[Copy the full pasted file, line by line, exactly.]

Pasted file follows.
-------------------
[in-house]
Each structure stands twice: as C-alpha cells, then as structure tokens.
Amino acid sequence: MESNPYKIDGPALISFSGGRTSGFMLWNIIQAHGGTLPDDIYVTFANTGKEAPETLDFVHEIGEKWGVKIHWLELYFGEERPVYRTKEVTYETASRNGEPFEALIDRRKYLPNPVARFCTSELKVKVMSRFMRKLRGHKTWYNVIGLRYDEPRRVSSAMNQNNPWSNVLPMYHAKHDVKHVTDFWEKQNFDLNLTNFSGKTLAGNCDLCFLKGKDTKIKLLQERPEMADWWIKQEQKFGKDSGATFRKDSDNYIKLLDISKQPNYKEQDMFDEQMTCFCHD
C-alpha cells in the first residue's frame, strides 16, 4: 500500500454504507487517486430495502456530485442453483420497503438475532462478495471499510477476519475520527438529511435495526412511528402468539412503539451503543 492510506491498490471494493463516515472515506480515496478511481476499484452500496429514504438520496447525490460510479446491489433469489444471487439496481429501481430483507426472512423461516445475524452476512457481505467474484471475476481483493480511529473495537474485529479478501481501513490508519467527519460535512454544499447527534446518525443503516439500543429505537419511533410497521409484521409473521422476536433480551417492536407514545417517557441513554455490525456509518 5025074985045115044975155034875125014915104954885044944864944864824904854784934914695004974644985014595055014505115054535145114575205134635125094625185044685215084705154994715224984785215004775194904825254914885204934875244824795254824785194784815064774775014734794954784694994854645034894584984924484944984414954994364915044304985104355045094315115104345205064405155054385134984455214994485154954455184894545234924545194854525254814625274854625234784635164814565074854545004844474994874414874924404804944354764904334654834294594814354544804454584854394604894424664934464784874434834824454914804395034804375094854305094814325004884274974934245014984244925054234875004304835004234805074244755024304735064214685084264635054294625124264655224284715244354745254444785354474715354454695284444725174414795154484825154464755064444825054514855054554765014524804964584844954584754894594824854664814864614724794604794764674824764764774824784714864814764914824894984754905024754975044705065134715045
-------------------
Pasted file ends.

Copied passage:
[in-house]
Each structure stands twice: as C-alpha cells, then as structure tokens.
Amino acid sequence: MESNPYKIDGPALISFSGGRTSGFMLWNIIQAHGGTLPDDIYVTFANTGKEAPETLDFVHEIGEKWGVKIHWLELYFGEERPVYRTKEVTYETASRNGEPFEALIDRRKYLPNPVARFCTSELKVKVMSRFMRKLRGHKTWYNVIGLRYDEPRRVSSAMNQNNPWSNVLPMYHAKHDVKHVTDFWEKQNFDLNLTNFSGKTLAGNCDLCFLKGKDTKIKLLQERPEMADWWIKQEQKFGKDSGATFRKDSDNYIKLLDISKQPNYKEQDMFDEQMTCFCHD
C-alpha cells in the first residue's frame, strides 16, 4: 500500500454504507487517486430495502456530485442453483420497503438475532462478495471499510477476519475520527438529511435495526412511528402468539412503539451503543 492510506491498490471494493463516515472515506480515496478511481476499484452500496429514504438520496447525490460510479446491489433469489444471487439496481429501481430483507426472512423461516445475524452476512457481505467474484471475476481483493480511529473495537474485529479478501481501513490508519467527519460535512454544499447527534446518525443503516439500543429505537419511533410497521409484521409473521422476536433480551417492536407514545417517557441513554455490525456509518 5025074985045115044975155034875125014915104954885044944864944864824904854784934914695004974644985014595055014505115054535145114575205134635125094625185044685215084705154994715224984785215004775194904825254914885204934875244824795254824785194784815064774775014734794954784694994854645034894584984924484944984414954994364915044304985104355045094315115104345205064405155054385134984455214994485154954455184894545234924545194854525254814625274854625234784635164814565074854545004844474994874414874924404804944354764904334654834294594814354544804454584854394604894424664934464784874434834824454914804395034804375094854305094814325004884274974934245014984244925054234875004304835004234805074244755024304735064214685084264635054294625124264655224284715244354745254444785354474715354454695284444725174414795154484825154464755064444825054514855054554765014524804964584844954584754894594824854664814864614724794604794764674824764764774824784714864814764914824894984754905024754975044705065134715045